One of the most common mistakes I make when travelling is to look at a map and assume how long it will take to drive from A to B. Often the road is tortuous and winding, other times it passes through countless villages and slows to a crawl as we fight our way through local traffic.
There are none of these concerns when driving through the small towns and villages of the Alentejo. Sparsely populated and with its settlements thinly spread across its seemingly endless plain, a drive across this part of southern Portugal is akin to how driving in England might have been 30 years ago. Places that appear to be far away are quickly reached by a good road network and almost empty roads.
Mile after mile of rolling hills are dotted with cork trees and puctuated only by the occasional sleepy village. Telegraph posts and pylons have become homes for the region’s stork population, and it’s possible to drive for 10km or more and find every single tall man-made landmark topped with a family nest. Look up close in the spring and you’ll see a tiny beak or two leaning over the edge of the nest waiting for their mother’s return. No room for fear of heights for these birds!
We happened to visit in perhaps the only week of the year when it was sunnier and warmer back in the UK than it was in Portugal. Despite this minor obstacle we enjoyed many Alentejo highlights, having based ourselves in Evora:
This was our favourite stop and a place where we could have easily spent a full day. Perched high on a remote hillside close to the Spanish border, this whitewashed village is almost too pretty. Crowned by a well-preserved fortress complete with a very impressive wall, almost any point in Marvao offers stunning views to the surrounding countryside. We made a stop at the Casa do Povo restaurant for a leisurely lunch – thankfully we weren’t too hungry as the queue to get in was lengthy.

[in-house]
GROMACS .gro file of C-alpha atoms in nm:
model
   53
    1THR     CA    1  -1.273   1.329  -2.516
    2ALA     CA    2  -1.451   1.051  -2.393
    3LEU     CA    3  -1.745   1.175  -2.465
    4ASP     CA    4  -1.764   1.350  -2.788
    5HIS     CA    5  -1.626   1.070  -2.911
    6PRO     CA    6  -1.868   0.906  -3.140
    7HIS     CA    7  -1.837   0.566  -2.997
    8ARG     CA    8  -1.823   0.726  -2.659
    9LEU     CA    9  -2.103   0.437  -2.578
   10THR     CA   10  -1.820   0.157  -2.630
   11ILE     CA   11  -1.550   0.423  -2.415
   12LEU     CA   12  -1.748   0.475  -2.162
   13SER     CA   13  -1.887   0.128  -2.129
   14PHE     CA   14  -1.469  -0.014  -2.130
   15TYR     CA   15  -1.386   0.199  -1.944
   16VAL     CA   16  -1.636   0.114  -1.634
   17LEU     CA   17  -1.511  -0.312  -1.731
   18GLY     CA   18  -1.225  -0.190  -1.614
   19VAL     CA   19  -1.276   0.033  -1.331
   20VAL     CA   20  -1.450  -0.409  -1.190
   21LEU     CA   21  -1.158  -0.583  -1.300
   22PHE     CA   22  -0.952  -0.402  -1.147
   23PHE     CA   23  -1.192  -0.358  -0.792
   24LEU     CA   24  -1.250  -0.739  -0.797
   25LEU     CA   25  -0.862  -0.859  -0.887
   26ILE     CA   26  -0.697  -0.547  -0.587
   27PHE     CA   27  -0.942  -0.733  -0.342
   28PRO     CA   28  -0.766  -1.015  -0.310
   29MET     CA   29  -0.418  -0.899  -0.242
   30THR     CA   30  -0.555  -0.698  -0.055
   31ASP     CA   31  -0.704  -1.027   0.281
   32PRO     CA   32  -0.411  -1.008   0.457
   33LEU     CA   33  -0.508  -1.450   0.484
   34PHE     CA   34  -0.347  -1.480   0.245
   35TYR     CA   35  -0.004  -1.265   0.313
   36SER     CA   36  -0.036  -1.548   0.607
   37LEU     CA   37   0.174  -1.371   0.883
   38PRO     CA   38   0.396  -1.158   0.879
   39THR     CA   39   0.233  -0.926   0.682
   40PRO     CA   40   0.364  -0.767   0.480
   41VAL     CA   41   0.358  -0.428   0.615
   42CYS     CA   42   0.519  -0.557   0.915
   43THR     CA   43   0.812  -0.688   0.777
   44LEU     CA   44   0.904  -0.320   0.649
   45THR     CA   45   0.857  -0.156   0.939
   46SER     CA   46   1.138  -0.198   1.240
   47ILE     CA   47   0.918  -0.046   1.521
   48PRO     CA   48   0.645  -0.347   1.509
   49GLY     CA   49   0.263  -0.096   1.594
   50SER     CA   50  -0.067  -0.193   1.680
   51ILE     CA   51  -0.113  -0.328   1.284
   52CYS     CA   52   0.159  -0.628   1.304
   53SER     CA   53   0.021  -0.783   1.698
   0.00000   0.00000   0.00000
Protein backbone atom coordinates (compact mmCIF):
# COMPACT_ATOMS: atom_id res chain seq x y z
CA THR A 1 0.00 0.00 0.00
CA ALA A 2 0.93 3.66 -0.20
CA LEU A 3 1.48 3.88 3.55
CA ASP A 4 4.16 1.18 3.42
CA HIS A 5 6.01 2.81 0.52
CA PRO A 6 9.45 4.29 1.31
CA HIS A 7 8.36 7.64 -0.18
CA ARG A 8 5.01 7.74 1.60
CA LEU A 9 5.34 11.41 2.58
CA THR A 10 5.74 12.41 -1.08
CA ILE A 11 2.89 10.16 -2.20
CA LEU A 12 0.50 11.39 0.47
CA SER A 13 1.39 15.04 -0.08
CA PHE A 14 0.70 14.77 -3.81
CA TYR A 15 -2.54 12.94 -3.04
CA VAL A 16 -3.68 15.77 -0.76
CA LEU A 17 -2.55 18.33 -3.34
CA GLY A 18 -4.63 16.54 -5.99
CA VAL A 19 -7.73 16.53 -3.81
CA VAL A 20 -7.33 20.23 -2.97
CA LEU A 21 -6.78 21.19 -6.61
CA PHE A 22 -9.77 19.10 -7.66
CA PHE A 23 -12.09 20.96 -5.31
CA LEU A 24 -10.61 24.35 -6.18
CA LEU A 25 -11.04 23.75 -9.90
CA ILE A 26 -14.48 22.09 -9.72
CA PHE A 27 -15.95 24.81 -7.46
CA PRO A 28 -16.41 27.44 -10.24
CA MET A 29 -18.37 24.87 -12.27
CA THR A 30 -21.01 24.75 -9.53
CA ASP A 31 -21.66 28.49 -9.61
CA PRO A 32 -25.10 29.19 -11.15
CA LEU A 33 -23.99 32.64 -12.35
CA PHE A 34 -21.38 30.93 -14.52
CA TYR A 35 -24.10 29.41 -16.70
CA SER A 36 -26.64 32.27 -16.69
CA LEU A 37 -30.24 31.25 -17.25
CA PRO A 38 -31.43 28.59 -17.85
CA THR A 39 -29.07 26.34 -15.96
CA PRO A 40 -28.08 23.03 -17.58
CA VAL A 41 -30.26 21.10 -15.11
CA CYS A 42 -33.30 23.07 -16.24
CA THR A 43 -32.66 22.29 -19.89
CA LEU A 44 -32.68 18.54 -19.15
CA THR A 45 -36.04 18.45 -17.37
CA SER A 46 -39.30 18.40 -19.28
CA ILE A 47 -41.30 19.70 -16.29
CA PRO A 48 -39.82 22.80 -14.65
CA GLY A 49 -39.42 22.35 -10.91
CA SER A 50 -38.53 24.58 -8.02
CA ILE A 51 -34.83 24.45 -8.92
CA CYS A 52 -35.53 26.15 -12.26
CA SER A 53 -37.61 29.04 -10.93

Our first stop from Evora, Estremoz is dramatic walled city that rises from the flat plain with a fine castle as its centrepiece. The steep climb to the walled fortress is rewarded with more sweeping views, while the entire city appears to be constructed from marble. It’s a busy market town and has a number of inviting cafes around the central square. A visual treat, but beware if you happen to arrive in the rain as we did -the pavement stones become very slippery!
Deep in the south of the Alentejo region and only 30km from the region’s airport at Beja, we stopped at Serpa for lunch and enjoyed a stroll along the city walls. The pace of life here appears to drop a notch, with the winding narrow lanes looking as if little has happens there to disturb the peace of the town. Saturday is market day as we discovered when trying to park here. The castle is free to enter and the extensive city walls offer many attractive photo opportunities.
More on the food and drink of the Alentejo region in next week’s post. Our new direct flight from London Heathrow to Beja runs every Sunday during the summer months.
by Andy Jarosz